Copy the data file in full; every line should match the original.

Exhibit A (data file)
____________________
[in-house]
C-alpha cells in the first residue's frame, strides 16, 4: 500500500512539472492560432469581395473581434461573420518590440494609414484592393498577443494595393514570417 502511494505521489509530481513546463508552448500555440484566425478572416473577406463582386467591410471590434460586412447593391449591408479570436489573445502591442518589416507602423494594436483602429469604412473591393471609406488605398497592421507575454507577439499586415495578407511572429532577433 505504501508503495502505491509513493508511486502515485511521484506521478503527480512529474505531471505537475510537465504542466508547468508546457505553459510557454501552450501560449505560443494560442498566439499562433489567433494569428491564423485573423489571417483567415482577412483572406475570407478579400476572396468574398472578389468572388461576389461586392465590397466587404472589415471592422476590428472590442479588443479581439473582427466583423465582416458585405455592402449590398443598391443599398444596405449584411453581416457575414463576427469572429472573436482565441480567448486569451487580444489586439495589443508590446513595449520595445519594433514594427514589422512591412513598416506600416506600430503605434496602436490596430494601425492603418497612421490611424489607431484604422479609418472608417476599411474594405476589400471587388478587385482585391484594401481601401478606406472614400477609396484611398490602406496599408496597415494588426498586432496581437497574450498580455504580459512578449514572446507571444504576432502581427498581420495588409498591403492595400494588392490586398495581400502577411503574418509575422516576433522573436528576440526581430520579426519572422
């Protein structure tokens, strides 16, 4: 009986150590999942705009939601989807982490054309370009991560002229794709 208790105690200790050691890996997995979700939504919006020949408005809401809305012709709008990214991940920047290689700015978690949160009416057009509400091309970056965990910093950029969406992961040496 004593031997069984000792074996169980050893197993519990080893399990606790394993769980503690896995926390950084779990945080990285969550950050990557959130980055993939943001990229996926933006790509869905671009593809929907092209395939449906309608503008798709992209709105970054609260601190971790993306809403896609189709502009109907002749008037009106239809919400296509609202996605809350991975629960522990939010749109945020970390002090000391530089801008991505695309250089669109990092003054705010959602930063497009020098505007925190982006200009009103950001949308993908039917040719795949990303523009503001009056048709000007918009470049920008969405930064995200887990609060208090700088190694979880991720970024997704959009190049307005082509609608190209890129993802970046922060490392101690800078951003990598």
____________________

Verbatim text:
[in-house]
C-alpha cells in the first residue's frame, strides 16, 4: 500500500512539472492560432469581395473581434461573420518590440494609414484592393498577443494595393514570417 502511494505521489509530481513546463508552448500555440484566425478572416473577406463582386467591410471590434460586412447593391449591408479570436489573445502591442518589416507602423494594436483602429469604412473591393471609406488605398497592421507575454507577439499586415495578407511572429532577433 505504501508503495502505491509513493508511486502515485511521484506521478503527480512529474505531471505537475510537465504542466508547468508546457505553459510557454501552450501560449505560443494560442498566439499562433489567433494569428491564423485573423489571417483567415482577412483572406475570407478579400476572396468574398472578389468572388461576389461586392465590397466587404472589415471592422476590428472590442479588443479581439473582427466583423465582416458585405455592402449590398443598391443599398444596405449584411453581416457575414463576427469572429472573436482565441480567448486569451487580444489586439495589443508590446513595449520595445519594433514594427514589422512591412513598416506600416506600430503605434496602436490596430494601425492603418497612421490611424489607431484604422479609418472608417476599411474594405476589400471587388478587385482585391484594401481601401478606406472614400477609396484611398490602406496599408496597415494588426498586432496581437497574450498580455504580459512578449514572446507571444504576432502581427498581420495588409498591403492595400494588392490586398495581400502577411503574418509575422516576433522573436528576440526581430520579426519572422
């Protein structure tokens, strides 16, 4: 009986150590999942705009939601989807982490054309370009991560002229794709 208790105690200790050691890996997995979700939504919006020949408005809401809305012709709008990214991940920047290689700015978690949160009416057009509400091309970056965990910093950029969406992961040496 004593031997069984000792074996169980050893197993519990080893399990606790394993769980503690896995926390950084779990945080990285969550950050990557959130980055993939943001990229996926933006790509869905671009593809929907092209395939449906309608503008798709992209709105970054609260601190971790993306809403896609189709502009109907002749008037009106239809919400296509609202996605809350991975629960522990939010749109945020970390002090000391530089801008991505695309250089669109990092003054705010959602930063497009020098505007925190982006200009009103950001949308993908039917040719795949990303523009503001009056048709000007918009470049920008969405930064995200887990609060208090700088190694979880991720970024997704959009190049307005082509609608190209890129993802970046922060490392101690800078951003990598």